Most couples think love is best expressed in three words... and they're not "bring home beer."
Studies have found that one possible key to a great relationship isn't the number of times people say "I love you" to each other, but their choice of pronouns. Couples who use words like "we," "us" and "ours" to describe themselves and their belongings are generally more satisfied than those who say "I," "me" and "mine."
The latest study, published in Psychology and Aging, says the "we" folk even handle stress during disagreements better than the "me" people.
Researchers looked at 154 couples--all middle aged or older--and had them air their grievances for 15 minutes.
Must have been a pleasant room.
The researchers found that people who used words like "we" had better heart rates and blood pressure during these disagreements. They were calmer. And based on questionnaires they also filled out, they were on the whole more satisfied with their marriage than those who used words like "I" and "mine."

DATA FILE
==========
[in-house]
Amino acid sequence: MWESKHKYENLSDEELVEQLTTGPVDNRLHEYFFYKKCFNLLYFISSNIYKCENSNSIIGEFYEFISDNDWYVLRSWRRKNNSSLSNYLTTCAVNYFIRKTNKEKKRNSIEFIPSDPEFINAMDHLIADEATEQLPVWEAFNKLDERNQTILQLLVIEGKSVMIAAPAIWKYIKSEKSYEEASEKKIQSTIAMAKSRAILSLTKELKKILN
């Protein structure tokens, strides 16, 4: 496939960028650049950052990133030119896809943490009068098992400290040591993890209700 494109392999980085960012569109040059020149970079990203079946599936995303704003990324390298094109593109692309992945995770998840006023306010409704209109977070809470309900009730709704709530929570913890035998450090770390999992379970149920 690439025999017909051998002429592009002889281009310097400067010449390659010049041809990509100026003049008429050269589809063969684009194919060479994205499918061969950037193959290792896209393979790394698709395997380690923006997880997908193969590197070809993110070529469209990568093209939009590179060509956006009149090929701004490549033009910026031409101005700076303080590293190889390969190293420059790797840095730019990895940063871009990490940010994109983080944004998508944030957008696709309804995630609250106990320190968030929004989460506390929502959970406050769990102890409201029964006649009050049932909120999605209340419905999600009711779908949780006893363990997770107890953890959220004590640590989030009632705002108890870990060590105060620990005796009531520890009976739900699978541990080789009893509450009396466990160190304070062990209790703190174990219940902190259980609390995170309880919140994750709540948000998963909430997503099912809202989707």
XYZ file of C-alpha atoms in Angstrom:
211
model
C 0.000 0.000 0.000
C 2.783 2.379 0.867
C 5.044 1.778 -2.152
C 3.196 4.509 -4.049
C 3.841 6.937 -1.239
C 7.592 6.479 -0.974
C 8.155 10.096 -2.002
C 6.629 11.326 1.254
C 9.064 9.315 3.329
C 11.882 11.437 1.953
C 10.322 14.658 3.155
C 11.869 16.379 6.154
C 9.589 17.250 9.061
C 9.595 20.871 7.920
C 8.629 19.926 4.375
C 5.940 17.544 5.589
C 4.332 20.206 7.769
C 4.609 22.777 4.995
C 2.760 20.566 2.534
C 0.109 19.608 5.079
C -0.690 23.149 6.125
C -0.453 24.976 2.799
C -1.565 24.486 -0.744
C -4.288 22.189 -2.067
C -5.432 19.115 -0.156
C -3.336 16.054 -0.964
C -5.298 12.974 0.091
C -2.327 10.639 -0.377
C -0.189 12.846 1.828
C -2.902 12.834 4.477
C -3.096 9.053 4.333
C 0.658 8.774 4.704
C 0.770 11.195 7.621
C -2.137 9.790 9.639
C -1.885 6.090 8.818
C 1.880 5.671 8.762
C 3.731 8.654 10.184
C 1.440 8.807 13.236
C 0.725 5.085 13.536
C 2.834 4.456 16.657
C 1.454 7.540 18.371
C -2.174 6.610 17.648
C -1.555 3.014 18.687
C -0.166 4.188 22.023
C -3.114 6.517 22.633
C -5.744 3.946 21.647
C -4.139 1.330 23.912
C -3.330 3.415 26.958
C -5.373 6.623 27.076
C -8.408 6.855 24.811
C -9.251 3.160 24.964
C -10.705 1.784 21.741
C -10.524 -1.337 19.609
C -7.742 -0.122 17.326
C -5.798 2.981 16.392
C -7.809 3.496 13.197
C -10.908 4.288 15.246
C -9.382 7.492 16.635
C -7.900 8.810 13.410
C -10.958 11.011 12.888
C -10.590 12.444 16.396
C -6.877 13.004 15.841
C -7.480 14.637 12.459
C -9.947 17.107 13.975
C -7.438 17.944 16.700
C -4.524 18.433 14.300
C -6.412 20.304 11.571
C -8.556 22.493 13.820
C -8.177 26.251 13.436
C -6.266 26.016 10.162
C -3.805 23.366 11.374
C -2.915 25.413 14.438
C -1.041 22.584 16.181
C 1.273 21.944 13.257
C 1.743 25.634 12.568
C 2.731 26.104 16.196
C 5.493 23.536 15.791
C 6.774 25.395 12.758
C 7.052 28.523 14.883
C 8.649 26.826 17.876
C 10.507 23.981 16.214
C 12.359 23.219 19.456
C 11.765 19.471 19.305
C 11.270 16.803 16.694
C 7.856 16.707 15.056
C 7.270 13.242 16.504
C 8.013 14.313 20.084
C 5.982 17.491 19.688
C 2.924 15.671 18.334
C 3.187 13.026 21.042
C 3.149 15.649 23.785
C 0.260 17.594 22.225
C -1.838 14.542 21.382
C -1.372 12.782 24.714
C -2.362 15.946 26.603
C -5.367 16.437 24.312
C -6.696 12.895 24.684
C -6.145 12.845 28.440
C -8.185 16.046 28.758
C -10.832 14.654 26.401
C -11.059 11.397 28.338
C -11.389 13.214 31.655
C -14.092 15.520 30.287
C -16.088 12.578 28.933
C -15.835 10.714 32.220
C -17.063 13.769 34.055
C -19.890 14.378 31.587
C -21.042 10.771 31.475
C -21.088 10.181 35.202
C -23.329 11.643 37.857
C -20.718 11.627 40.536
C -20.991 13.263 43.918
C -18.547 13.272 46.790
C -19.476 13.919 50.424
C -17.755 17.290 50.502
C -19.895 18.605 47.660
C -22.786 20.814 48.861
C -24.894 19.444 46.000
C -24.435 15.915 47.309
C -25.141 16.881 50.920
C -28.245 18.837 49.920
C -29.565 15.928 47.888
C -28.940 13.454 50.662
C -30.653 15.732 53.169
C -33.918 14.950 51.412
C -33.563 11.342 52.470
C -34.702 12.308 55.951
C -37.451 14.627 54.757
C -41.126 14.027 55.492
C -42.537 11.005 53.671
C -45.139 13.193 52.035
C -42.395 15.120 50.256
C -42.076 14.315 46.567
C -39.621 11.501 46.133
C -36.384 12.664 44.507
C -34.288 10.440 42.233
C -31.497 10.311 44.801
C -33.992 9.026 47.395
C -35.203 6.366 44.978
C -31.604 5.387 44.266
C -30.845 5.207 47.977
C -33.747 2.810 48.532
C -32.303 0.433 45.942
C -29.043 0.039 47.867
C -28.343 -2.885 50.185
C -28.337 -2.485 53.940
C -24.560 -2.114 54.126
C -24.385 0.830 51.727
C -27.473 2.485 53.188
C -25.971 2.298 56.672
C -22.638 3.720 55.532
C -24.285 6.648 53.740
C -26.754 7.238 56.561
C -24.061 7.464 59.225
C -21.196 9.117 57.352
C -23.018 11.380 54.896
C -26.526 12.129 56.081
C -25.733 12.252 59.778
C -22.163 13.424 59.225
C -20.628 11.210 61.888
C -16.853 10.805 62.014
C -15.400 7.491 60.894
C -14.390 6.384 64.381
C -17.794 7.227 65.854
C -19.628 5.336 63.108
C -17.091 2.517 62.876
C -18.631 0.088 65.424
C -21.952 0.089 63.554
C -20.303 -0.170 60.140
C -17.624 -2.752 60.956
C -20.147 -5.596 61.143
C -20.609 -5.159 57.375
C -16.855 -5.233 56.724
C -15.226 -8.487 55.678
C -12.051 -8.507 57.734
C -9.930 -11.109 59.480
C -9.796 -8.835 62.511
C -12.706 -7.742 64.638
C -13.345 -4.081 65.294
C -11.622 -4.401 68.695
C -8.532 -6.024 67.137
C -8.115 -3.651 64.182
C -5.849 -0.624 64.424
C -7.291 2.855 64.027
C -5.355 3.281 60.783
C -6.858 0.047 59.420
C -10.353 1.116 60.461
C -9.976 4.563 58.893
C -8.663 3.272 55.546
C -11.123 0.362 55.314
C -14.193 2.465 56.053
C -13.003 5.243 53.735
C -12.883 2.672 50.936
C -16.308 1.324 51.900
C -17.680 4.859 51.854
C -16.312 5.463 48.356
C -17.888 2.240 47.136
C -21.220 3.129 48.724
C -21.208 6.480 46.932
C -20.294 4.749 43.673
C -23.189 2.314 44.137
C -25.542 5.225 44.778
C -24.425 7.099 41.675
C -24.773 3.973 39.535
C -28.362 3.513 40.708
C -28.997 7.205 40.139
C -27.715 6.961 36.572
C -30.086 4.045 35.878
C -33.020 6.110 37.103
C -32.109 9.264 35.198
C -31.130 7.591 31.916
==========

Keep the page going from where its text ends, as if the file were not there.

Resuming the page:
It's a cute study... but let's not get too carried away. Your relationship is about how you treat each other--and while the words you choose may offer a glimpse into how you think of each other and how well you solve problems together, there's also such a thing as reading too deeply into these little cues.
Getting back to the story I told you about earlier, sex can play as big or role--or bigger--than your word choice in your marital health as well as your personal health.
Studies have found sex even tops money when it comes to overall happiness. One 2004 study found that frequent sex can have the same impact on happiness as $100,000, and that increasing sex from once a month to once a week is like getting another $50,000--at least as far as happiness is concerned. I don't think they accept sexual satisfaction at the bank.
Yet in response to the new study, some people are already working on the language they use rather than the substance of their marriage. One couple profiled on MSNBC is practicing saying "we" instead of "me."
But really, at the end of the day the issue isn't whether you ask "How happy am I?" or "How happy are we?"
It's how you answer that question together that will ultimately show what your marital bonds are really made of.
Love's language: Couples who say 'we' happier